Dental Care During Pregnancy

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It's always best to complete any major dental treatment prior to pregnancy. Routine dental care, on the other hand, can be received during the second trimester.

It's vitally important for you to take good care of your oral health while you are pregnant. This is because pregnancy causes hormonal changes that increase your risk of developing gum disease, and because your oral health can affect the health of your developing baby.

Below are some suggestions for maintaining good oral health, as well as your baby's health and safety, before, during, and after your pregnancy.

Before you get pregnant

Make a dental appointment before getting pregnant (if possible). In this way, your teeth can be professionally cleaned, your gum tissue can be carefully examined, and any oral health problems identified can be treated in advance of your pregnancy.
While you are pregnant

Tell your dentist (and doctor) if you know you are pregnant or are planning to become pregnant. This will help your health care providers plan for any treatments or procedures. It's always best to complete any major dental treatment prior to pregnancy. Routine dental care, on the other hand, can be received during the second trimester. As a precautionary measure, dental treatments during the first trimester and second half of the third trimester should be avoided as much as possible. These are critical times in the baby's growth and development and it's simply wise to avoid exposing the mother to procedures that could in any way "influence" the baby's growth and development. All elective dental procedures should be postponed until after the delivery.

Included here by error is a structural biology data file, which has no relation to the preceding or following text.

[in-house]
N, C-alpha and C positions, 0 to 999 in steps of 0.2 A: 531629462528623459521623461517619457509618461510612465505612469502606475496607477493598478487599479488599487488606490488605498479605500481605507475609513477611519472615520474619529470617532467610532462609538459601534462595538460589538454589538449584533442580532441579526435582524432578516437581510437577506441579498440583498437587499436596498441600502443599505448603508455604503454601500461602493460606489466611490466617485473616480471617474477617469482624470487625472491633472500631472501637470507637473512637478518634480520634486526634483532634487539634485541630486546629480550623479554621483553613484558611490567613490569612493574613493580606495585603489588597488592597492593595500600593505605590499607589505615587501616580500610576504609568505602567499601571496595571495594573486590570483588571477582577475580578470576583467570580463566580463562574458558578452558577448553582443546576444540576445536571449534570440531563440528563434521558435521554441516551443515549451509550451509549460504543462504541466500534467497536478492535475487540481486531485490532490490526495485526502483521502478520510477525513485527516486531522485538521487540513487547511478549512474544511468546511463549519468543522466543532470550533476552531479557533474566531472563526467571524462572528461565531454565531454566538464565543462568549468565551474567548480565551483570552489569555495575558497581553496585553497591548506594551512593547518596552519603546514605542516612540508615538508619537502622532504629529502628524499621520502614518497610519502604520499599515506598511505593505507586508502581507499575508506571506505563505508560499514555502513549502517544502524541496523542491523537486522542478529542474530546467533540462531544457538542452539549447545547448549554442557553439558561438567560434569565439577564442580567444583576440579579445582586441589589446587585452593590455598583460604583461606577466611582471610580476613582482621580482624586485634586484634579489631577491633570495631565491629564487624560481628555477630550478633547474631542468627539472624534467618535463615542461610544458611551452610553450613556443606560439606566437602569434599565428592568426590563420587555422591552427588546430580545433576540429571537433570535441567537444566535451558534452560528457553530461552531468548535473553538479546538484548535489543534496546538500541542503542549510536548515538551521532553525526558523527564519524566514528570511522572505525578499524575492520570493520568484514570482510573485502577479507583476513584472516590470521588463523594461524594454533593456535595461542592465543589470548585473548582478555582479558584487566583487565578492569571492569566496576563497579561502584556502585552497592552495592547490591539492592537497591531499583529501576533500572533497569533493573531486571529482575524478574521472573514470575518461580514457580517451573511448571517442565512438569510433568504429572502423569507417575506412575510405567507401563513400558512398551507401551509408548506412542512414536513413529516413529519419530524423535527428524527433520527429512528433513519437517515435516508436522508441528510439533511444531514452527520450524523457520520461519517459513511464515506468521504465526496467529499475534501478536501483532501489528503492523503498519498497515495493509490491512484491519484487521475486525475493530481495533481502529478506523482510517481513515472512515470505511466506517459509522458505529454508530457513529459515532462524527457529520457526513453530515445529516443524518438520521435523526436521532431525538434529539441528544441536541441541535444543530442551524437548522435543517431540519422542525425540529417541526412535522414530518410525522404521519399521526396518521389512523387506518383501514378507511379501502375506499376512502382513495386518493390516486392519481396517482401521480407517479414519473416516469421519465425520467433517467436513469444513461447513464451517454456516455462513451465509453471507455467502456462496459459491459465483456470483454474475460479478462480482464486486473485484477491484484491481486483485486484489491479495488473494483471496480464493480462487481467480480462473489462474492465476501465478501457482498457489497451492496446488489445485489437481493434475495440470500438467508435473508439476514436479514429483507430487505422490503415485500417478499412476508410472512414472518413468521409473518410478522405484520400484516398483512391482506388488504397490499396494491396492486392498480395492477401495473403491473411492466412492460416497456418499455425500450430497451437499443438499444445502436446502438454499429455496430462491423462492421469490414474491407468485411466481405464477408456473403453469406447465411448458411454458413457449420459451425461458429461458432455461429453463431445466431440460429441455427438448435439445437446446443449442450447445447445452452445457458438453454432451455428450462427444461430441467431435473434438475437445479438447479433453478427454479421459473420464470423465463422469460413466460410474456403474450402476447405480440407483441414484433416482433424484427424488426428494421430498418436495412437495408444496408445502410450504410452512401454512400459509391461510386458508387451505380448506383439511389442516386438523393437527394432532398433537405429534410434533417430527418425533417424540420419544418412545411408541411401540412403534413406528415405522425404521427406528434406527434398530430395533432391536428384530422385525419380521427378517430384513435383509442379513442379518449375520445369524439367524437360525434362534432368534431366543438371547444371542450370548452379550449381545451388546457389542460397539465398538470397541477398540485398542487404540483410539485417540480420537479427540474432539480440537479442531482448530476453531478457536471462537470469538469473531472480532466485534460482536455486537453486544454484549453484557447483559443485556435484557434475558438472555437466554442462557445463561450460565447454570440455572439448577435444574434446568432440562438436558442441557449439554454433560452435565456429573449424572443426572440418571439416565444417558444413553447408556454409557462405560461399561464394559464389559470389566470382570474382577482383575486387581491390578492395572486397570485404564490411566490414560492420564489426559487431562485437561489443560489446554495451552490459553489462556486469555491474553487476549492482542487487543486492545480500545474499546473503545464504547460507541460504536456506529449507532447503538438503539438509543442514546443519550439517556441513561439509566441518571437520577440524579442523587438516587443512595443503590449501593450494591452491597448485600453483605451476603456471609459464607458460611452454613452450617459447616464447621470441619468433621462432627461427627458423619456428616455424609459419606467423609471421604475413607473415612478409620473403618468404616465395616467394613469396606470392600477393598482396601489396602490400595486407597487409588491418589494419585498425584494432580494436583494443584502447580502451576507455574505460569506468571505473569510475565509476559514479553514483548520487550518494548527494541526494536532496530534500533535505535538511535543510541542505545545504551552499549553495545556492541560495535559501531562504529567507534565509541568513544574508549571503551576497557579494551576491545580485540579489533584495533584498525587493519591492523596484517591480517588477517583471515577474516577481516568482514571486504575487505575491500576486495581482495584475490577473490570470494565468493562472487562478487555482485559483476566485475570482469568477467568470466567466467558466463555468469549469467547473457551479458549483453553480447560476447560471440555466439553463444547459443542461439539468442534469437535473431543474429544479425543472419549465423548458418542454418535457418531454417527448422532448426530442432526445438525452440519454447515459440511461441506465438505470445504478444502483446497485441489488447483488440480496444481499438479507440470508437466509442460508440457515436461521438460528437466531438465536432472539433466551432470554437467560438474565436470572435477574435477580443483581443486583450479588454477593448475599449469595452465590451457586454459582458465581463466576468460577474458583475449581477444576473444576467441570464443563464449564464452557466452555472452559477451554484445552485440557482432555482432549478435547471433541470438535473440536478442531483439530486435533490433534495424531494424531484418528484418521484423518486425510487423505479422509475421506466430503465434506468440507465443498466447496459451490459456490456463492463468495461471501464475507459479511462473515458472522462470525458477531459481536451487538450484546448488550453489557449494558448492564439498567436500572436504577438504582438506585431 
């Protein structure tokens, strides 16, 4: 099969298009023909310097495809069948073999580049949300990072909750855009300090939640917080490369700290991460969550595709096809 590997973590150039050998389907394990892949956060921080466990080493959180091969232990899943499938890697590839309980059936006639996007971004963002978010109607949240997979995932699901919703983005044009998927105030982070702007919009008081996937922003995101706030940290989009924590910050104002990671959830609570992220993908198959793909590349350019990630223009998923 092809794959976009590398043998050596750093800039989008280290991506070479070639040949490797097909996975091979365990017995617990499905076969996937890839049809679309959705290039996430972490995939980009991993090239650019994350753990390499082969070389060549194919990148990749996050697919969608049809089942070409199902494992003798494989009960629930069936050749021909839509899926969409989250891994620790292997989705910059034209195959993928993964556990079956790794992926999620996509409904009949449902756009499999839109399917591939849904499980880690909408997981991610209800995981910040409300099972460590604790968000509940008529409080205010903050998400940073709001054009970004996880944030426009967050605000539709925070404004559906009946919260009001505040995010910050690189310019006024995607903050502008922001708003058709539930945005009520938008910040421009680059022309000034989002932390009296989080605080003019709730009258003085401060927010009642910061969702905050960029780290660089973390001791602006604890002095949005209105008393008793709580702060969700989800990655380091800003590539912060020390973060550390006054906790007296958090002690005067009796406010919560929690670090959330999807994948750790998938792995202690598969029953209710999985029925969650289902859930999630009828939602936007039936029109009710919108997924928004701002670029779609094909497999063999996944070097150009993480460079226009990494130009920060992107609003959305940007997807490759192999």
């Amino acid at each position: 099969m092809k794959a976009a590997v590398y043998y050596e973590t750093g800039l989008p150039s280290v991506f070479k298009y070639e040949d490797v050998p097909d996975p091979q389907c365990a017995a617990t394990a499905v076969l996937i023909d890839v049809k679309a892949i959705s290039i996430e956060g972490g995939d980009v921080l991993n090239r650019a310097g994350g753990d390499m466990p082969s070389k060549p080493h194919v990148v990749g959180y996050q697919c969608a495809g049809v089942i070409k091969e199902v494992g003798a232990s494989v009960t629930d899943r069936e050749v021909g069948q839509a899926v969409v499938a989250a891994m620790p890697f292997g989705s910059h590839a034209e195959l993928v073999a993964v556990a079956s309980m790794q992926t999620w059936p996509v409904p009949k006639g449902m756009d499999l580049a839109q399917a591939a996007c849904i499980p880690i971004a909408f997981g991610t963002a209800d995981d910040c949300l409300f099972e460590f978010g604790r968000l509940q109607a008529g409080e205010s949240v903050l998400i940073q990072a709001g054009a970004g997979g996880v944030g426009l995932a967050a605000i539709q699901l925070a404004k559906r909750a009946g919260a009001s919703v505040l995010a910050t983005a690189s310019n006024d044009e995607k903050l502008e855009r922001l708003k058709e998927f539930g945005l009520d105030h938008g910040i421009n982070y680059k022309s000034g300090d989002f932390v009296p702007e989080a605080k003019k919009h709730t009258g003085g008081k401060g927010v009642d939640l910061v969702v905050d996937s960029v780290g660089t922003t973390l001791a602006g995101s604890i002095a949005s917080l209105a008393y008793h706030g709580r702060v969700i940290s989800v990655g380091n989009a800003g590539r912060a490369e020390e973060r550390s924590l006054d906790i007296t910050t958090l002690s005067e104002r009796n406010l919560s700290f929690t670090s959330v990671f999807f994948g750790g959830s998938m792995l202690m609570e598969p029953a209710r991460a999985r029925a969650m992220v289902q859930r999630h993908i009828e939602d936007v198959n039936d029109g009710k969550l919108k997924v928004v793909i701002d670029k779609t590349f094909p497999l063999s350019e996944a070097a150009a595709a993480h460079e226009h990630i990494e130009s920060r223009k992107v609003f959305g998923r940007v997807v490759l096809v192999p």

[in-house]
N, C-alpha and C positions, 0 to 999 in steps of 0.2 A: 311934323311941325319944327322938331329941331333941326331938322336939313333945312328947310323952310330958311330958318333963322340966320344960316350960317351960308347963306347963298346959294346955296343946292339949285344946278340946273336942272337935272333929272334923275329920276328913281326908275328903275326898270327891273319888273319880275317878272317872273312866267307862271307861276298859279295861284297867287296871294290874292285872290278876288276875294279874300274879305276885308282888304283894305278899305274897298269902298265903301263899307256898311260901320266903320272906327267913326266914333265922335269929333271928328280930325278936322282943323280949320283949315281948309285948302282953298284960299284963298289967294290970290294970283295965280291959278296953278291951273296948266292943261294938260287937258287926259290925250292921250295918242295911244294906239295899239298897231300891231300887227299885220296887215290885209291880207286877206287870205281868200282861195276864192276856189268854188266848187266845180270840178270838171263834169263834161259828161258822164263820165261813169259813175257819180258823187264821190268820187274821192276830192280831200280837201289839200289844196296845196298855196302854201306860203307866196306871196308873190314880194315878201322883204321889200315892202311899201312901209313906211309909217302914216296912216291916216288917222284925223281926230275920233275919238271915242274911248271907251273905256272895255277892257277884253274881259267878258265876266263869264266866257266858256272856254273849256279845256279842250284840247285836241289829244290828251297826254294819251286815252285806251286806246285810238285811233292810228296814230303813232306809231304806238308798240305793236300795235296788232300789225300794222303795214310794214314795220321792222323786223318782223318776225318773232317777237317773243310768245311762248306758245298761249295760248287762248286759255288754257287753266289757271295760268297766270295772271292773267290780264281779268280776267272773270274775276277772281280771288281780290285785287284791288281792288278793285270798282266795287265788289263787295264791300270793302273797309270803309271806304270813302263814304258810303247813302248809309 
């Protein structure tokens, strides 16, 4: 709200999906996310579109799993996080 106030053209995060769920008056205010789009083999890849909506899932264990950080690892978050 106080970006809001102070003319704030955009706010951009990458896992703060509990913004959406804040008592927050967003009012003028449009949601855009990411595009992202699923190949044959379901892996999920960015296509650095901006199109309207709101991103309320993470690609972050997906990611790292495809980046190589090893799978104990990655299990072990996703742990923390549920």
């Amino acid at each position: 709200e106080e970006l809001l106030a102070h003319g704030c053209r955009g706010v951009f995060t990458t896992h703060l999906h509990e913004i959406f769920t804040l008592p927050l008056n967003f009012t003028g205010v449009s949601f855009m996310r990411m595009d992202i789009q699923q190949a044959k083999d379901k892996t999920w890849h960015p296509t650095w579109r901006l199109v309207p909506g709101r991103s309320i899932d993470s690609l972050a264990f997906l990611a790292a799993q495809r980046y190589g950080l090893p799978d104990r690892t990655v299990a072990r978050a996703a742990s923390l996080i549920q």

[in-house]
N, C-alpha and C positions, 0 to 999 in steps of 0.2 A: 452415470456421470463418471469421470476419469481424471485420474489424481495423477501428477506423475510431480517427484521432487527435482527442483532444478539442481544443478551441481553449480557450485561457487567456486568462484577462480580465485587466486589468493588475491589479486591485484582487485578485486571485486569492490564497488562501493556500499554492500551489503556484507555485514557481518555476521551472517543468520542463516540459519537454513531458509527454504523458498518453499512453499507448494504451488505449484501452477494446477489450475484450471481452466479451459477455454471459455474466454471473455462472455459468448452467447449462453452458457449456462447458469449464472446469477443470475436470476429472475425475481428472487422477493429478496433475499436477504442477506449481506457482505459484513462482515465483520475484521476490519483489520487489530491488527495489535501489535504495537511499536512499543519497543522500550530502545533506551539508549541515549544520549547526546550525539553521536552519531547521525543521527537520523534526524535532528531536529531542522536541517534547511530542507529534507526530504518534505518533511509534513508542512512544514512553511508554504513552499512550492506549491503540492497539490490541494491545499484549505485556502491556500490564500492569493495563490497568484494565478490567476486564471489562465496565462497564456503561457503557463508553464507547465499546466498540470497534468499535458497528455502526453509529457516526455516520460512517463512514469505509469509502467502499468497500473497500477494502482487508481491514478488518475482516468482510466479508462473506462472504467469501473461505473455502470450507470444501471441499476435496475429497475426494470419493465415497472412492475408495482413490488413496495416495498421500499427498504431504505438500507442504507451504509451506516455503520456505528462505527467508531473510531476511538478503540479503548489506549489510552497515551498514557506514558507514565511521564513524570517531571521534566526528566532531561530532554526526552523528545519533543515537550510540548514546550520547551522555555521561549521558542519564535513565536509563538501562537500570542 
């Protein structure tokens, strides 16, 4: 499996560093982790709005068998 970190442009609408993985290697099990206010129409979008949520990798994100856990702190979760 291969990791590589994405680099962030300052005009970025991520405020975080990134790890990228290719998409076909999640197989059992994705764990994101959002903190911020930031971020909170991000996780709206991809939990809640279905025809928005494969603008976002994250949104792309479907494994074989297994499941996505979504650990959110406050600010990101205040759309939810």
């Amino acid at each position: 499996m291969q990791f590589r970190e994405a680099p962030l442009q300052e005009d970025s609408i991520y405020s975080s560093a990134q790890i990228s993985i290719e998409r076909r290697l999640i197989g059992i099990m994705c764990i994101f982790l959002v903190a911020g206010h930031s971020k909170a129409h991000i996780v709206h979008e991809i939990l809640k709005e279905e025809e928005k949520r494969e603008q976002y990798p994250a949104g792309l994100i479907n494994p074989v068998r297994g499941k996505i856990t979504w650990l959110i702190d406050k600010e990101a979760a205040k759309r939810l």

Tell your dentist the names and dosages of all medications you are taking, including medications and prenatal vitamins prescribed by your doctor, as well as any specific medical advice your doctor has given you to follow. Your dentist may need to alter your dental treatment plan based on this information. Certain drugs, for example, such as tetracycline, can affect the development of your child's teeth and should not be given during the pregnancy.

Avoid dental x-rays during pregnancy. If x-rays are essential (such as in a dental emergency), your dentist will use extreme caution to safeguard you and your baby. Advances in dentistry have made x-rays much safer today than in past decades.

Don't skip your dental checkup appointment simply because you are pregnant and believe this appointment is not important. Now more than any other time, regular periodontal examinations are very important. Pregnancy causes hormonal changes that put you at increased risk for periodontal disease and for tender gums that bleed easily " a condition called pregnancy gingivitis. To remove irritants, control plaque, and maintain optimum oral health, rather than fewer dental visits you may actually benefit from more frequent professional cleanings during your second trimester or early third trimester. Pay particular attention to any changes in your gums during pregnancy. If tenderness, bleeding or gum swelling occurs at any time during your pregnancy, talk with your dentist or periodontist as soon as possible.